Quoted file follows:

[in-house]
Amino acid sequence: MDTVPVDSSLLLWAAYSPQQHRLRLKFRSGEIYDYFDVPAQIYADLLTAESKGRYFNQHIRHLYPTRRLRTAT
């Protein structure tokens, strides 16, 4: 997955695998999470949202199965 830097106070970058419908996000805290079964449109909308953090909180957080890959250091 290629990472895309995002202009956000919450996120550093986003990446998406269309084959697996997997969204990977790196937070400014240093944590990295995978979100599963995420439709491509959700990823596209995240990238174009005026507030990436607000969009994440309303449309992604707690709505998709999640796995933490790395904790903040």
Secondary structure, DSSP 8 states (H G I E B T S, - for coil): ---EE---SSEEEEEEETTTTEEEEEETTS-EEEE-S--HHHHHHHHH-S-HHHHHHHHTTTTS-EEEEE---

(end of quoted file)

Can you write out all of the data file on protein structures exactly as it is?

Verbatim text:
[in-house]
Amino acid sequence: MDTVPVDSSLLLWAAYSPQQHRLRLKFRSGEIYDYFDVPAQIYADLLTAESKGRYFNQHIRHLYPTRRLRTAT
């Protein structure tokens, strides 16, 4: 997955695998999470949202199965 830097106070970058419908996000805290079964449109909308953090909180957080890959250091 290629990472895309995002202009956000919450996120550093986003990446998406269309084959697996997997969204990977790196937070400014240093944590990295995978979100599963995420439709491509959700990823596209995240990238174009005026507030990436607000969009994440309303449309992604707690709505998709999640796995933490790395904790903040």
Secondary structure, DSSP 8 states (H G I E B T S, - for coil): ---EE---SSEEEEEEETTTTEEEEEETTS-EEEE-S--HHHHHHHHH-S-HHHHHHHHTTTTS-EEEEE---